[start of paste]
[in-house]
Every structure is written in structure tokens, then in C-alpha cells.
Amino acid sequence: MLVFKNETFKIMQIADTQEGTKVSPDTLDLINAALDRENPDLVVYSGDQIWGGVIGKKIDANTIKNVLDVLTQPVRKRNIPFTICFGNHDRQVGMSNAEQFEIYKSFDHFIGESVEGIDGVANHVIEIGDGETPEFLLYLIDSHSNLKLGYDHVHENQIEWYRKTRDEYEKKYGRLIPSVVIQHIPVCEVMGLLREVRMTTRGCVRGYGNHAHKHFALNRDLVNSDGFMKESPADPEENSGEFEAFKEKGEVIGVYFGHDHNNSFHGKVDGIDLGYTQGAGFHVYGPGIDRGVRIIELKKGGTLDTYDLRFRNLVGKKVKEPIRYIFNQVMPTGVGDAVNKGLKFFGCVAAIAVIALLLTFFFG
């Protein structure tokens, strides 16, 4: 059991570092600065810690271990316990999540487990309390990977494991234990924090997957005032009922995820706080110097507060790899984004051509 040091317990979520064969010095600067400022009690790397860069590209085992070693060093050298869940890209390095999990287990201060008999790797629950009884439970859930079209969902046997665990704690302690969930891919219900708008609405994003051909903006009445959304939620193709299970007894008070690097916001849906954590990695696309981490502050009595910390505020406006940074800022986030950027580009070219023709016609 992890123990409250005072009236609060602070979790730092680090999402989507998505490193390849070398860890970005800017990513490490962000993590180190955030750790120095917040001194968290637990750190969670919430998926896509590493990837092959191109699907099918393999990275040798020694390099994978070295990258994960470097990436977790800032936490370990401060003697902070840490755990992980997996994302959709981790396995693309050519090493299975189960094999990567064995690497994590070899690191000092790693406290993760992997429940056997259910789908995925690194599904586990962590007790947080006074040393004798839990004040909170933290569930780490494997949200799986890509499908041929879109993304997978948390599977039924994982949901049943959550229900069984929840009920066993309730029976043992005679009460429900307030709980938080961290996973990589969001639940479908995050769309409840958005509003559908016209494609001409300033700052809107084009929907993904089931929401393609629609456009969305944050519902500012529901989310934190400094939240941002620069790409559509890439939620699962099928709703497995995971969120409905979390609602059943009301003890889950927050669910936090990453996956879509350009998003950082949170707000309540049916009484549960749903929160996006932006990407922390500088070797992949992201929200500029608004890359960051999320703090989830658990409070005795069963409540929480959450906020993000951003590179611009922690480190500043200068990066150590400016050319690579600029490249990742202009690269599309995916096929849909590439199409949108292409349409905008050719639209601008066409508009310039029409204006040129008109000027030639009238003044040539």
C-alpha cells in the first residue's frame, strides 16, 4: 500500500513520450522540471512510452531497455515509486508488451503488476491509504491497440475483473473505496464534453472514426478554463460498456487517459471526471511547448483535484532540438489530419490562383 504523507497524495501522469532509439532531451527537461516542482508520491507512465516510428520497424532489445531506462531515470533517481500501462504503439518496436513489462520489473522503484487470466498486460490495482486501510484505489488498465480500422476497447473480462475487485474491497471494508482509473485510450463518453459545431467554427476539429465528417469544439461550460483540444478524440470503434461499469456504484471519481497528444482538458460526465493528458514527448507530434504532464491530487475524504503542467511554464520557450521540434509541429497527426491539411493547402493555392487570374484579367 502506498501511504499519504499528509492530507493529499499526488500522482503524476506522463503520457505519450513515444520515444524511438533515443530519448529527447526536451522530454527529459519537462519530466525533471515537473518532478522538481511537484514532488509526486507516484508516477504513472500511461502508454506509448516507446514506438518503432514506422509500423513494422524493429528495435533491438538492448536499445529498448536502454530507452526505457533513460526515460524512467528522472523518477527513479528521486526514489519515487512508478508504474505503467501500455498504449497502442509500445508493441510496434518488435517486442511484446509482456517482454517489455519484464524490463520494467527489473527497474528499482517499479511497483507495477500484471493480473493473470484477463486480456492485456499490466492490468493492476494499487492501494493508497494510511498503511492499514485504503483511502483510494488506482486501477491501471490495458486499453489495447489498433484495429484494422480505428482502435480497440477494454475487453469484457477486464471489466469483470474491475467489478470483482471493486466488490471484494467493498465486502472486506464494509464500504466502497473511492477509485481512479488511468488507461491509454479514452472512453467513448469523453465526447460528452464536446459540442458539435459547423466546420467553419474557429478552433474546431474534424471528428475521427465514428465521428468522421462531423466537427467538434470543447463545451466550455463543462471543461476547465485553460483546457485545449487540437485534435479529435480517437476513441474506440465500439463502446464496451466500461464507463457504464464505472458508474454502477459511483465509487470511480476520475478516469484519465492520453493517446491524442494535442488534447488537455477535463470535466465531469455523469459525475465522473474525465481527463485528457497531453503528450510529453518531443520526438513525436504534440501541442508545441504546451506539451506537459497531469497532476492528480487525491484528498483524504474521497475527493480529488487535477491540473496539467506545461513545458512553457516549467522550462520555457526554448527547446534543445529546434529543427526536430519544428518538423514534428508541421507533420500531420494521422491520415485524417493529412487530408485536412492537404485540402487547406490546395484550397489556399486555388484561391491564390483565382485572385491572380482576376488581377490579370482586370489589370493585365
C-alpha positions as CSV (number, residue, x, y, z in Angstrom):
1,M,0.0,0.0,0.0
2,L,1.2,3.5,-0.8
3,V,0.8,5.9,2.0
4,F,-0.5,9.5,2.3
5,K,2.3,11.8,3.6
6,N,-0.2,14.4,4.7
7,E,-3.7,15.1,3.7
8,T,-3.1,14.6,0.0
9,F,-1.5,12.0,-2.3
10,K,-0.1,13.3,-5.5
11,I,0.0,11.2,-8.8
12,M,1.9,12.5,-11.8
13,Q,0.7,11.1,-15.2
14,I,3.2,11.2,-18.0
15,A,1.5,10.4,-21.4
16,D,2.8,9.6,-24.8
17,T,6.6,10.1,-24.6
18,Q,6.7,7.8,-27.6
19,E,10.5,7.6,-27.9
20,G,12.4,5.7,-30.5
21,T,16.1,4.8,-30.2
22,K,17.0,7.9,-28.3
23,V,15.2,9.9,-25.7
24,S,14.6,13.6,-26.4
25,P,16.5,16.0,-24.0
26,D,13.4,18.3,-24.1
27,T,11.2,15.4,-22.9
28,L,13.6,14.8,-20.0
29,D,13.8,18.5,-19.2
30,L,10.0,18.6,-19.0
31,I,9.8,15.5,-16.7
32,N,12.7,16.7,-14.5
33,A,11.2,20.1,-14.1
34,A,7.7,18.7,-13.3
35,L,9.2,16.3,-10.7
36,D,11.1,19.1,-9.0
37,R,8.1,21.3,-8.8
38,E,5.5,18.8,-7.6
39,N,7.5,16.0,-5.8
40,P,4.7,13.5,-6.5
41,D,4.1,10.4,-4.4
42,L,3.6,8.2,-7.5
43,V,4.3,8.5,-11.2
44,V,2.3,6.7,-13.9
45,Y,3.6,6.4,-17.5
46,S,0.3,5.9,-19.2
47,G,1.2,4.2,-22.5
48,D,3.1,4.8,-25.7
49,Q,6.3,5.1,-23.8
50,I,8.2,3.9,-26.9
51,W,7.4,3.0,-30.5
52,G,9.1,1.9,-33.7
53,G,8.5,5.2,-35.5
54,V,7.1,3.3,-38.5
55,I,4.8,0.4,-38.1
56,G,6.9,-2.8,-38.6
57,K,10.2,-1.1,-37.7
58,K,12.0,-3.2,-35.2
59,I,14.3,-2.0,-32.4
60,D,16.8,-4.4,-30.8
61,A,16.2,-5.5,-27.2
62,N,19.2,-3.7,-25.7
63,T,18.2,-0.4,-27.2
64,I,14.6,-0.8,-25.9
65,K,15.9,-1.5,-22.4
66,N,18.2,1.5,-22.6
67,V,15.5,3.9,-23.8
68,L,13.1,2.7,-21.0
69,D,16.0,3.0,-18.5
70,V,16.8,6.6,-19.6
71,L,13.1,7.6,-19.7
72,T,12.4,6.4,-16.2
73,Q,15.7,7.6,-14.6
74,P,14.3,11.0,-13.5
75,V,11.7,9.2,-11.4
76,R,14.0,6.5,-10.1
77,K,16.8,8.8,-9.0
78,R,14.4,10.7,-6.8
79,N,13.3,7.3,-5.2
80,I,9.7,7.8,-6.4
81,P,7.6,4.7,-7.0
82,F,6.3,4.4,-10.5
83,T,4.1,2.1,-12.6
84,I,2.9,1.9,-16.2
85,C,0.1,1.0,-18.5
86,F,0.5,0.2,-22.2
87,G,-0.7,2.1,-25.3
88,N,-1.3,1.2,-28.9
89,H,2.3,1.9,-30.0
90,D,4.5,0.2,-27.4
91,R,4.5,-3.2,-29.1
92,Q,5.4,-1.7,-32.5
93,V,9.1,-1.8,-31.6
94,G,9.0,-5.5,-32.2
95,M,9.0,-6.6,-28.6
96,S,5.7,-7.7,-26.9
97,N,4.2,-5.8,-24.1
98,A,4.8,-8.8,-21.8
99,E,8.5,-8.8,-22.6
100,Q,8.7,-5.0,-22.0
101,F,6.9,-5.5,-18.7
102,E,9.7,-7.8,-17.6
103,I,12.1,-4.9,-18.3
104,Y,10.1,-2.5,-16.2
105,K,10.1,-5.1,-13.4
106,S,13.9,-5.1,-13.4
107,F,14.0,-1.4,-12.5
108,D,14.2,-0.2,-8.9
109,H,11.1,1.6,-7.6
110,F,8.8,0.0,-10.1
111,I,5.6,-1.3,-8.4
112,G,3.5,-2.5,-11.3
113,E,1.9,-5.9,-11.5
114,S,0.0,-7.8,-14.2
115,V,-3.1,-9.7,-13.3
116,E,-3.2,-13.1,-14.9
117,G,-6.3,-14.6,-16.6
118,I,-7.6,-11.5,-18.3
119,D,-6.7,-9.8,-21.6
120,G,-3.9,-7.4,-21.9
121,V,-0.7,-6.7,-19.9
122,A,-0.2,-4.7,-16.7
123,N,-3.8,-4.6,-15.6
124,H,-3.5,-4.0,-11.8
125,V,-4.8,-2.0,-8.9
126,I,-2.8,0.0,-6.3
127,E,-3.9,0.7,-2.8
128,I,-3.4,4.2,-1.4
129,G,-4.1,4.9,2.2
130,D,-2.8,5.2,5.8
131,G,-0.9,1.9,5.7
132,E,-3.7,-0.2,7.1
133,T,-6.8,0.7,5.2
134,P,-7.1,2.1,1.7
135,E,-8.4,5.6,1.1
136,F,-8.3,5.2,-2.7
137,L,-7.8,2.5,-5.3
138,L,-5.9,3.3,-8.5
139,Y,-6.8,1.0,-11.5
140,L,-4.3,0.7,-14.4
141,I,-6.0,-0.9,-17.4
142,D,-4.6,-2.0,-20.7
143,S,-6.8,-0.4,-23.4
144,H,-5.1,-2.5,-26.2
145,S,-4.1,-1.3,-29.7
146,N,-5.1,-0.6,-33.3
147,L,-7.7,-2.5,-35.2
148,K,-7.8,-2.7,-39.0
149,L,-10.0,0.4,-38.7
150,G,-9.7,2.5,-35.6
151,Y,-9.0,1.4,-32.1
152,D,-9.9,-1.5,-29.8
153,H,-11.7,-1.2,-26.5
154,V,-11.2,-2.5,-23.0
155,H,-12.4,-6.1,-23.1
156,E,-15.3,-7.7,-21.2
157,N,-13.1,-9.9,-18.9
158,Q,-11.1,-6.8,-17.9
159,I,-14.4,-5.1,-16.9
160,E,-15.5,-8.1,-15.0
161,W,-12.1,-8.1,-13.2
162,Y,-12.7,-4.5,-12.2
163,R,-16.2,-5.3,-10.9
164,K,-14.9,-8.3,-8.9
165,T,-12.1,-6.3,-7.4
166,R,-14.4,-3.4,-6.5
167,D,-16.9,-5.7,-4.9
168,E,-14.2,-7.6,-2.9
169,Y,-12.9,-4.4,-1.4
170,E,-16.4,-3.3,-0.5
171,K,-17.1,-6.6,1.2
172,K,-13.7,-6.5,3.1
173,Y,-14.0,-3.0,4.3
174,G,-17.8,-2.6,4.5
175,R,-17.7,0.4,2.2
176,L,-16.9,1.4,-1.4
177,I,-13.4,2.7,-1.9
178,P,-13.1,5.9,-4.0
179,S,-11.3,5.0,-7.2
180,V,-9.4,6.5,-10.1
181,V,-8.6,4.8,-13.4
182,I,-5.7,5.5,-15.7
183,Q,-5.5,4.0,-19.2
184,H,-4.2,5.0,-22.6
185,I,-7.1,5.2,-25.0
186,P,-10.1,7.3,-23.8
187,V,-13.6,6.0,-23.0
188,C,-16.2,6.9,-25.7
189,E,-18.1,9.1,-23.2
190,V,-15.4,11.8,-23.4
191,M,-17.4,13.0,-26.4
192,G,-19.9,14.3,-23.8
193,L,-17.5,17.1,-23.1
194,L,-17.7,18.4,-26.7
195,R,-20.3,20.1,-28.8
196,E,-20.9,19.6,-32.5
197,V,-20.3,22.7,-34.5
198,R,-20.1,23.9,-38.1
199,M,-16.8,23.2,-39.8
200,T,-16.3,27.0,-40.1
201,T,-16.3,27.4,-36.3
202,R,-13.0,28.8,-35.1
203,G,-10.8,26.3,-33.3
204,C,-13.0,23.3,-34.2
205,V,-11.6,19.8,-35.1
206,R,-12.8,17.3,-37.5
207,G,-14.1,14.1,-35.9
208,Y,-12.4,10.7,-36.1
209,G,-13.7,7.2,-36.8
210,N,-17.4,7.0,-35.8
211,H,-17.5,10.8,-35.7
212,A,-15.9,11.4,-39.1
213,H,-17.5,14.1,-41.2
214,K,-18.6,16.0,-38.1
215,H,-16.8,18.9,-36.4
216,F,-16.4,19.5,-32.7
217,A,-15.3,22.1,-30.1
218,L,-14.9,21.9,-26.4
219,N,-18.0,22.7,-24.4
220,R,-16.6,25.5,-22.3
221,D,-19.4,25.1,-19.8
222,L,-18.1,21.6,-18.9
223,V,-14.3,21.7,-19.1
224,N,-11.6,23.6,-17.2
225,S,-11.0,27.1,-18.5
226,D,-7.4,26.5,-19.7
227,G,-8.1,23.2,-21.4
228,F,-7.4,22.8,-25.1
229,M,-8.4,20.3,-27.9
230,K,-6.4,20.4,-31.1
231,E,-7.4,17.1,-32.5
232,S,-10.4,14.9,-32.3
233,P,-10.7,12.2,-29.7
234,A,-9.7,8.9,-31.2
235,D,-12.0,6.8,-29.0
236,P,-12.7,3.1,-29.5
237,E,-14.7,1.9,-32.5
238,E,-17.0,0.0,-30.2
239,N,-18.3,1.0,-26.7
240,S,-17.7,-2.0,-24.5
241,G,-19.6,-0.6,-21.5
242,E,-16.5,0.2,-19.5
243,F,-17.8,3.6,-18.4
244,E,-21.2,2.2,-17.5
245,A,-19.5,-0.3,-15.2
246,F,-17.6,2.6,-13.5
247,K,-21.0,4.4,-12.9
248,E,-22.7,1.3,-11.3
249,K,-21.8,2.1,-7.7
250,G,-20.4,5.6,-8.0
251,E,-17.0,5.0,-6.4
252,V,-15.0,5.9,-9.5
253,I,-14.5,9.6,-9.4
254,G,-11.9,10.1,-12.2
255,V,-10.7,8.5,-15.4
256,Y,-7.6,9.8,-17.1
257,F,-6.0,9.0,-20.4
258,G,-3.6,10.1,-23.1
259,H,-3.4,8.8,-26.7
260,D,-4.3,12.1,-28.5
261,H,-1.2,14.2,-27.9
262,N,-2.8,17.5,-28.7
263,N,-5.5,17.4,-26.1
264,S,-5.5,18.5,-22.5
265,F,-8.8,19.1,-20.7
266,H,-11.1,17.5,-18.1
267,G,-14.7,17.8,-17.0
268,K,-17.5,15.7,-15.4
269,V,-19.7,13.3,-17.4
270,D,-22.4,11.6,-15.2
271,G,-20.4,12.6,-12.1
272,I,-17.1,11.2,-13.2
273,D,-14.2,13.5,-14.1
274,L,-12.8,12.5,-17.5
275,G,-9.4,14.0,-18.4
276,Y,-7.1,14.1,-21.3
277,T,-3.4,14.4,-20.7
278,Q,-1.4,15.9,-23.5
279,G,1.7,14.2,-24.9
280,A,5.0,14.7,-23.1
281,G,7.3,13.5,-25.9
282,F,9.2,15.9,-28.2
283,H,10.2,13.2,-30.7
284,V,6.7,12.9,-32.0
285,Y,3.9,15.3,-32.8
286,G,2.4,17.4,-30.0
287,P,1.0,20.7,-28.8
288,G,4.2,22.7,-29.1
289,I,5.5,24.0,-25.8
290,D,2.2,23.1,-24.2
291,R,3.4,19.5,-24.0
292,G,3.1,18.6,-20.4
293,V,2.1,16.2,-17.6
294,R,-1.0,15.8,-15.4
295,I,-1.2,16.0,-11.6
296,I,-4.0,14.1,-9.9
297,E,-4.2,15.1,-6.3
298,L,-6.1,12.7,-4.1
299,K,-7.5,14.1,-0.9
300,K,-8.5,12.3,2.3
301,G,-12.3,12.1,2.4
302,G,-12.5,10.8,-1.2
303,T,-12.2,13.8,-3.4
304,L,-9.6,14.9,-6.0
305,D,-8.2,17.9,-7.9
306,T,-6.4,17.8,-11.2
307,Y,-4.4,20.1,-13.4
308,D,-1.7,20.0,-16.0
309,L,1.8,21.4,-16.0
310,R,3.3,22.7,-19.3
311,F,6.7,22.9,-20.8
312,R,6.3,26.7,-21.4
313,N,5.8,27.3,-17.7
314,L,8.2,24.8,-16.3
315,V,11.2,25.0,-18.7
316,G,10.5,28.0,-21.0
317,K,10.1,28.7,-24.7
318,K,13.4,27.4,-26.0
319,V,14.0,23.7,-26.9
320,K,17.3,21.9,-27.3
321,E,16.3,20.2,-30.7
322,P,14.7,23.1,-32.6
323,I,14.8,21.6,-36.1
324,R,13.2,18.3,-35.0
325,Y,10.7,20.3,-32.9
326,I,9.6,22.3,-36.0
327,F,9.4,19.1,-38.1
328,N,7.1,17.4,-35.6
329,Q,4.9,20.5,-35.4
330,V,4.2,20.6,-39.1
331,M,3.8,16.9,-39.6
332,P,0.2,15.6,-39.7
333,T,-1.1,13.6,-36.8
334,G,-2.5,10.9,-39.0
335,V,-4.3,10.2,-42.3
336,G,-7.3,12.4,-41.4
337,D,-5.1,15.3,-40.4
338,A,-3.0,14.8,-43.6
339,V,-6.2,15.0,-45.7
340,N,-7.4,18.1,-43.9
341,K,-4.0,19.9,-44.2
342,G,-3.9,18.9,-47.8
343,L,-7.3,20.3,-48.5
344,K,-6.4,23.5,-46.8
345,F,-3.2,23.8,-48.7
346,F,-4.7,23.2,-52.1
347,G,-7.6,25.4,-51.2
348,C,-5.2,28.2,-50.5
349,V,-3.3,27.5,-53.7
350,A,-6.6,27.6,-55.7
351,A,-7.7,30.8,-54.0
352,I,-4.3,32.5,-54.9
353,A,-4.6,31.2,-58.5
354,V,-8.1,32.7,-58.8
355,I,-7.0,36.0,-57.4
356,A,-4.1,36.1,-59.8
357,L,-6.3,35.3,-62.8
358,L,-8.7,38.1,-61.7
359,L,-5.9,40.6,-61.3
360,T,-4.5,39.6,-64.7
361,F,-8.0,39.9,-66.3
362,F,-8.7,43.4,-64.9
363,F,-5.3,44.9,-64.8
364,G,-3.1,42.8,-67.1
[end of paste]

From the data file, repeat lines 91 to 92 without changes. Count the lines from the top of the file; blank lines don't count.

85,C,0.1,1.0,-18.5
86,F,0.5,0.2,-22.2